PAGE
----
Some don't like it that Charley and I live on the wrong side of the tracks, in Highland Park. It's the only rent in Detroit we can afford.
To put food in our bellies, I hang sheetrock. I'm fast and reliable; the wealthy contractors tell me. But they can't fool me, its pop-psychology—a carrot, a mule.
Hanging ceiling board is the worse, especially when working alone. I wear my worn hard hat when using the scaffold or ladder, to balance the seventy-pound gypsum planks. My leathery neck is as thick as an elephant trunk. Sometimes when I arrive home, I shuffle a crooked walk.
Charley snickers, says, "Greetings, Herman Munster."
I live to see Charley laugh. He's such a sweet kid. But mostly, I'm filled with more darkness than a Russian novel. I fight to keep things the same for Charley's sake, and somehow, we more than get through.
Just this summer, I gave him a big boy birthday party at Buddy's Pizza. You know the one on Conant Street. And just a Saturday ago, we flew kites in Palmer Park, the one with the gothic water fountain that looks like a leaky giant's headstone. We do a lot together, more than before.
It's Halloween. From the view of our rickety porch, the moon is rising. He's slumming, dressed as a Buddha. His saffron, candle kite robe is stuck on the hickory branches.
This year, I'm an empty Jack Daniels liquor bottle, Charley, a pack of unfiltered Camel cigarettes.
Until Charley catches on, I tell him I need to sample the bite-sized Snickers and Twix.
"They may be poisoned, Charley?" After a while, he fractures the darkness with his high pitched laugh. He says, "Bull-shit pops." From then on, he grips the half-empty pillowcase close to his chest.
Neighbor John invites me in for a drink, laughs his ass off. I say not tonight, buddy. As Charley and I hold hands down his steps for support, the high-tech renter, in the two-story gentrified house shouts out, "Make sure next year you're filtered." Charley downloads a Megabyte smile as if he knows him.
I get high fived from a brother around the block, on Manchester Street. As he struts down the sidewalk, his head is a dreidel. He chuckles, "Watch that shit, it killed Janus Joplin."
Almost home, a woman curves the corner, in a rusted-out Jetta, as if she's got a ghost up her ass. She yells out a string of profanities, and throws a handful of Candy Corn at us. It's our only Halloween drive-by this year. Any kid who knows candy thinks they suck. But deep inside, I obsess, "Maybe it's all about what we deserve."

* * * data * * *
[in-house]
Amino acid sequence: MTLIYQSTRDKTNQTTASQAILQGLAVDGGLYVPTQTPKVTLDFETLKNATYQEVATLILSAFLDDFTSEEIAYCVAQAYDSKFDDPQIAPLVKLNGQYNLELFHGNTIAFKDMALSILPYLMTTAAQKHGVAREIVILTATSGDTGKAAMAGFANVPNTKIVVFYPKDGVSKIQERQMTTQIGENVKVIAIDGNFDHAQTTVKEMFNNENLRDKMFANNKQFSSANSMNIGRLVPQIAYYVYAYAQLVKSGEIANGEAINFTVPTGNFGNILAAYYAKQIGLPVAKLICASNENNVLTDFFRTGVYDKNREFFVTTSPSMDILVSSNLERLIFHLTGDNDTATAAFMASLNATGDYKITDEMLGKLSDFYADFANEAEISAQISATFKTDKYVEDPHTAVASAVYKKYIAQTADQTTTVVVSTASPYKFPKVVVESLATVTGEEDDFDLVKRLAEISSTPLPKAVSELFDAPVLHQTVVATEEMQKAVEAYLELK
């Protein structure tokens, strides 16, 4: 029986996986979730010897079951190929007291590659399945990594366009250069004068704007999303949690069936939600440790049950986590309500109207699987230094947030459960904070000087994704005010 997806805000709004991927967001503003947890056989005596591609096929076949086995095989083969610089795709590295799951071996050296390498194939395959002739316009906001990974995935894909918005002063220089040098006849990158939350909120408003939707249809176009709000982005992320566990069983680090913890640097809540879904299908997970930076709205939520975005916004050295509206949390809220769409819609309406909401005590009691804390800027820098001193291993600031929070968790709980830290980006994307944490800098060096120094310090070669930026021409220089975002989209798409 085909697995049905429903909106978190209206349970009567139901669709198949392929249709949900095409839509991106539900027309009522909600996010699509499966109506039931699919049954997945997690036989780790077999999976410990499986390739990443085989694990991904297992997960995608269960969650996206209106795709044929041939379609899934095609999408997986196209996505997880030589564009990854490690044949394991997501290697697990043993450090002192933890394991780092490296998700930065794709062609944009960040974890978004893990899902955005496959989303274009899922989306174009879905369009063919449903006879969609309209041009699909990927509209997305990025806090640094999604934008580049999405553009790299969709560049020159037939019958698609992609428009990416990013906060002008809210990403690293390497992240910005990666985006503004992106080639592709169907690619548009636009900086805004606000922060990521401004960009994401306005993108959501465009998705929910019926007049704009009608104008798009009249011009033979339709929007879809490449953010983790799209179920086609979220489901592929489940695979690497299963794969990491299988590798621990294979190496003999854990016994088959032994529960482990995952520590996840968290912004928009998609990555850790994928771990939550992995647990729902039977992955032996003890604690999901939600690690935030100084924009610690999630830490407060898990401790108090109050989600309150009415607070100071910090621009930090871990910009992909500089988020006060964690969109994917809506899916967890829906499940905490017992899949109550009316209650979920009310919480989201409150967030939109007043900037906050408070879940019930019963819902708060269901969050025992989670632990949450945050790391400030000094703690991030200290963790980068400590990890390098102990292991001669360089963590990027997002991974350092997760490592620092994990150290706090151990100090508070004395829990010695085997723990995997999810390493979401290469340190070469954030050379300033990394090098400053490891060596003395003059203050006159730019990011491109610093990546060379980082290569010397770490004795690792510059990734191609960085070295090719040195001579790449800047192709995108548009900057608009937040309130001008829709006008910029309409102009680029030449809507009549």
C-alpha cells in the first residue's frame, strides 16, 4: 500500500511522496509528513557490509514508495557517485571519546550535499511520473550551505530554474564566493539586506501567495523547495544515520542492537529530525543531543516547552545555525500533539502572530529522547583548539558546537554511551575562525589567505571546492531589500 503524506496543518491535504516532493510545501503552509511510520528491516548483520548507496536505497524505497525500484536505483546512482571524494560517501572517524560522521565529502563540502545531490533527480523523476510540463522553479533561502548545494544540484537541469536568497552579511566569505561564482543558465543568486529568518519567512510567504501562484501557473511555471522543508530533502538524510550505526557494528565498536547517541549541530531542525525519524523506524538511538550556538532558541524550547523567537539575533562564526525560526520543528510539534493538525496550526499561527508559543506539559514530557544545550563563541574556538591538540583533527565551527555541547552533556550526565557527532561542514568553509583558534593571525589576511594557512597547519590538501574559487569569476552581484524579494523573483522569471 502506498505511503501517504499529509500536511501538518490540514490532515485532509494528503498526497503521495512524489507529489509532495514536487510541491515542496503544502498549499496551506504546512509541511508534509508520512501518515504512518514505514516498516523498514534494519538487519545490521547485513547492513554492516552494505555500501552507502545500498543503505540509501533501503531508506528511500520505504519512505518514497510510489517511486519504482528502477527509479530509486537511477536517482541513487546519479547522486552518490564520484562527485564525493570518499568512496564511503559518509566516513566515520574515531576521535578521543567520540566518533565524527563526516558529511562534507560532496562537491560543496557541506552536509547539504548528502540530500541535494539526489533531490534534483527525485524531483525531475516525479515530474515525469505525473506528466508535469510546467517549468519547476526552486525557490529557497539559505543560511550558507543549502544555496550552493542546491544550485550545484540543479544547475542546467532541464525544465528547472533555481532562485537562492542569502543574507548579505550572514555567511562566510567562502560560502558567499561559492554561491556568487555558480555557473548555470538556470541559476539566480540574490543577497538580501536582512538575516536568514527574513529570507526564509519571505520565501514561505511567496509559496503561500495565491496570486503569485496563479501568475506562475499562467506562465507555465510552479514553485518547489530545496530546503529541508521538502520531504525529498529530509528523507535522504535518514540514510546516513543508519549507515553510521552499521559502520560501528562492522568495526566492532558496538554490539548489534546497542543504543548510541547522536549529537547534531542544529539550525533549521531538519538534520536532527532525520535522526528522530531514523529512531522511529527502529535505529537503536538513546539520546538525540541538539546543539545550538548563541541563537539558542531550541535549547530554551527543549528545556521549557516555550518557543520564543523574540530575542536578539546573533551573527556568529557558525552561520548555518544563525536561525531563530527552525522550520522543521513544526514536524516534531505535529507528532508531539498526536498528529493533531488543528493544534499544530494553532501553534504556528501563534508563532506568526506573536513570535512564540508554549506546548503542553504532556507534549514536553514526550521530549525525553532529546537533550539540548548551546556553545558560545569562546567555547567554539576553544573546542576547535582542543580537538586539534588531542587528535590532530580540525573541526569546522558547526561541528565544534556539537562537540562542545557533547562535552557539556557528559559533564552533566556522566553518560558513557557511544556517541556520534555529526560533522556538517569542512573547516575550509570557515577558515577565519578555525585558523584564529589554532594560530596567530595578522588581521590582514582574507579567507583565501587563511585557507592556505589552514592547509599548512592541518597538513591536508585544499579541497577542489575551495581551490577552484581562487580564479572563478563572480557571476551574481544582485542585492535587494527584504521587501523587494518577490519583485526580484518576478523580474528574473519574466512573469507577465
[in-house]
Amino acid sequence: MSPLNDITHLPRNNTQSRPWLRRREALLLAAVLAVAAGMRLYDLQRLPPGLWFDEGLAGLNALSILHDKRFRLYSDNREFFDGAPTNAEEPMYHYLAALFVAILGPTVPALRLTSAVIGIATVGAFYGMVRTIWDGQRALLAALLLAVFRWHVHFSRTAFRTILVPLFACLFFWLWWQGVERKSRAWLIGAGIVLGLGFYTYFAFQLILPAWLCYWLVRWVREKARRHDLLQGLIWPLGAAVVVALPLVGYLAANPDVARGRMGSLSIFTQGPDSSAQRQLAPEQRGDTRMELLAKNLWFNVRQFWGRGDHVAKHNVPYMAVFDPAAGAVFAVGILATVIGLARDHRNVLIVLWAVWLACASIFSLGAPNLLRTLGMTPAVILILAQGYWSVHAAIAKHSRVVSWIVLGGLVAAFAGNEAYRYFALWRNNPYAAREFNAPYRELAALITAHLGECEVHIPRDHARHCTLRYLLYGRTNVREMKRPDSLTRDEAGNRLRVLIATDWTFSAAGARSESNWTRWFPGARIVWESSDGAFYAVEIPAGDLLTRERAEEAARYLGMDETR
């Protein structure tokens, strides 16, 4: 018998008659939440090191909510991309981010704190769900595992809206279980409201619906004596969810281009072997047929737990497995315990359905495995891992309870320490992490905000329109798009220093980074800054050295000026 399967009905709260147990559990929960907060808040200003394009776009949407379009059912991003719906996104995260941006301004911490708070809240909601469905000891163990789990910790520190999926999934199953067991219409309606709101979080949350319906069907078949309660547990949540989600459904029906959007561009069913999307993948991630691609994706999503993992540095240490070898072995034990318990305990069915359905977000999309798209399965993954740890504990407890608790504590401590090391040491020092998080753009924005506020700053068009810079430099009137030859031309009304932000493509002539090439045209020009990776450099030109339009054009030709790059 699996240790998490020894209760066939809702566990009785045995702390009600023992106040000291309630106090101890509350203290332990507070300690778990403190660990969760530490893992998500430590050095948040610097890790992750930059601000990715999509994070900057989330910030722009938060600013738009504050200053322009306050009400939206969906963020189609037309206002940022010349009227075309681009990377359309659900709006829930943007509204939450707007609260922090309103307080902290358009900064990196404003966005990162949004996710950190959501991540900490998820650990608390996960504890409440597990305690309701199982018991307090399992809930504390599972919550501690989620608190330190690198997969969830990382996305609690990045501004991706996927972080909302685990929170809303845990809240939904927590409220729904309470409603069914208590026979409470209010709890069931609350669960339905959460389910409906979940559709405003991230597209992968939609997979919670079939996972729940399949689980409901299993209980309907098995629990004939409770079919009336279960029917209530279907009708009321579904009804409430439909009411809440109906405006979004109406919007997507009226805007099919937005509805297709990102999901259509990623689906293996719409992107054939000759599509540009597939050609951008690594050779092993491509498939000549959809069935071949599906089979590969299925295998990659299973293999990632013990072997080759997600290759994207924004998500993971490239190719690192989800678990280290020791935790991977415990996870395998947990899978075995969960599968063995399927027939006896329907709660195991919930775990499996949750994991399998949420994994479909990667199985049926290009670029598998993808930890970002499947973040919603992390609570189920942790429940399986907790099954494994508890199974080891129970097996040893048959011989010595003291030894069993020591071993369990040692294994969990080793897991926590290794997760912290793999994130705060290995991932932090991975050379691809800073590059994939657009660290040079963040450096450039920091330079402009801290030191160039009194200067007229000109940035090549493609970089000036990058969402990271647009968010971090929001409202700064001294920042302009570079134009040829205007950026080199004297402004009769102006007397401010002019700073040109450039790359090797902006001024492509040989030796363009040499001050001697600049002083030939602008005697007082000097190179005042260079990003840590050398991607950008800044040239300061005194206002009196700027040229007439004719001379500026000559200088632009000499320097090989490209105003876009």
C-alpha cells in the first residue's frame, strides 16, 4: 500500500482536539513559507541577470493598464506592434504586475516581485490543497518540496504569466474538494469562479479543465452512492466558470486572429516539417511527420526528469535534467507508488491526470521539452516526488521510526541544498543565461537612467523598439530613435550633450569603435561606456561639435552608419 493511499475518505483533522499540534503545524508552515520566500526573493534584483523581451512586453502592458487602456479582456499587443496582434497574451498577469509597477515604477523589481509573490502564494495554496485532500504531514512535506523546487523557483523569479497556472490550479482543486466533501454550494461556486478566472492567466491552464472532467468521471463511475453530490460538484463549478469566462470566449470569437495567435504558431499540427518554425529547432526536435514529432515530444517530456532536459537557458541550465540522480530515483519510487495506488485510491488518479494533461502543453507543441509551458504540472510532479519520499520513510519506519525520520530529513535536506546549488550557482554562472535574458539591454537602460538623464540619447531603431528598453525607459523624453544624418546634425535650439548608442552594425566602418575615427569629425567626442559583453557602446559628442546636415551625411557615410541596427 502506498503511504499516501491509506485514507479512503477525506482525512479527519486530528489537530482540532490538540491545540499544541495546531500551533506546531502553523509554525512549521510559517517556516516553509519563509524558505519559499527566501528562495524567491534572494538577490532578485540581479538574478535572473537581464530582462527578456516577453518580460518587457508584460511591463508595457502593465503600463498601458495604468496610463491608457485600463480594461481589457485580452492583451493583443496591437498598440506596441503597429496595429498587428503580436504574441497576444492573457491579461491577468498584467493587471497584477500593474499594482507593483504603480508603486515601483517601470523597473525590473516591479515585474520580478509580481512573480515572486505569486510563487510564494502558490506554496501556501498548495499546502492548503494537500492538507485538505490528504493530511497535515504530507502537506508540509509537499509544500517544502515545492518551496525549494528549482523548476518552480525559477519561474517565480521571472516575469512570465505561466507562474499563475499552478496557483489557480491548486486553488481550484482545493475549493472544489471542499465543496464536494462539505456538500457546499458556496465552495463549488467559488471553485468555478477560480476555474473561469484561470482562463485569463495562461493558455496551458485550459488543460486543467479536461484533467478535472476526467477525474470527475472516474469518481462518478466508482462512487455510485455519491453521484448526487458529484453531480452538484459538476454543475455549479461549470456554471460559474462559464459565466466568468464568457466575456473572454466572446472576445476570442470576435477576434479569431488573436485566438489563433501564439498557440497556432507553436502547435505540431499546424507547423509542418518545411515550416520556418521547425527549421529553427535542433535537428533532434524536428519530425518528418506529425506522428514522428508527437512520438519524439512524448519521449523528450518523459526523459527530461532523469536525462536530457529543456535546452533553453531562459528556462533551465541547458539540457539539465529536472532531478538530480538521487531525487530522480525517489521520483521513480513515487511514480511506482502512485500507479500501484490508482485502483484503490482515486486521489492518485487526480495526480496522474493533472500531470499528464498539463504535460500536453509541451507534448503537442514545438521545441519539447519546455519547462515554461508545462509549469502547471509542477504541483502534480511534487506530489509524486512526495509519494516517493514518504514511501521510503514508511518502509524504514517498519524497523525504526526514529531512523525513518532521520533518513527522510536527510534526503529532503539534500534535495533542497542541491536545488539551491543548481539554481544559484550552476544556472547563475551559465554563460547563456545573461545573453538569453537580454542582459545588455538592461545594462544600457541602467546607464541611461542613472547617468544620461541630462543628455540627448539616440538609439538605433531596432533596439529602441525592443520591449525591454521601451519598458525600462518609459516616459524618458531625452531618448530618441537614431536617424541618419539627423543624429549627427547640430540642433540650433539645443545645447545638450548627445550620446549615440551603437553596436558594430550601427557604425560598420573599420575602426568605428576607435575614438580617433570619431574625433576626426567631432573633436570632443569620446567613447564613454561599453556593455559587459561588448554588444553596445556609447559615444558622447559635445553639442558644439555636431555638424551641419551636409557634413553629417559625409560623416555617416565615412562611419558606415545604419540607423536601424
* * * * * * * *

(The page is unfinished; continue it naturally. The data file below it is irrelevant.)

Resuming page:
"I shout at Charley, "Leave those on the ground. Nobody likes 'em." He's only eight, not too discerning. "And by the way," I say, "Ignore the bitch and her potty-mouth."
Charley barks back, "Whatever." It's what kids say now-a-days, whenever something is good or bad. He says that a lot.
I've been a stickler about raising my boy the right way. So I teach Camels a thing or two. From what I read in one of those fancy magazines at the dentist's office. To those big shot's, it's all about behaviorism. Behaviorism is when you reward good behavior, and correct bad behavior or something like that. Well, I admit it's a bit confusing, so I mainly concentrate on just loving Charley as much as I can.
Up the steps at home, I trip and break my bottle.
Later, we huddle and warm ourselves near the open oven door and share Charley's candy. I tell Camels, "all in all, we had a pretty good day."
Tired Charley says, "Yah dad, except we could have gotten more candy."
I say, "Camel's, there is something about being happy with whatever you get, and not making less seem like a bad thing. Sometimes 'less' teaches us what is important.
Later that night, as I tuck Charley in, he whispers, "I miss mom, daddy." I kiss him on the forehead. His pillow smells like a Snicker's bar. I smile at him in the dark. "That makes two of us, Charley," I say. I clear my throat of emotion. "We make a good team Camels. We are doing our best."
"Yes," he says, cruising into the soft curves of sleep. His red digital clock blinks 12:01 as if making a left turn away from midnight. Then Charley begins to steer toward his full candy-sack of tomorrows.
Before he disappears, I say, "Next year, Charley, you can be filtered. It's healthier. As for me, I think I will replace myself with Southern Comfort. After all, that is the only drink Janis really liked."
"Goodnight then Southern Comfort!"
"Goodnight Camels, I love you from here to the Raleigh cigarette factory in North Carolina and back."
Damned song, I worry, I'll have this "Take another little Piece of My Heart, Baby" ear worm crawling around in my head until Thanksgiving.
A little later, giggles can be heard, in the two dark bedrooms.
Ok, I know how curious readers are. Last May, we adorned Mia in a brand new coffin. Take comfort, though. I am almost certain, come next Halloween, she will rejoin Charley and me, dressed as a ghost.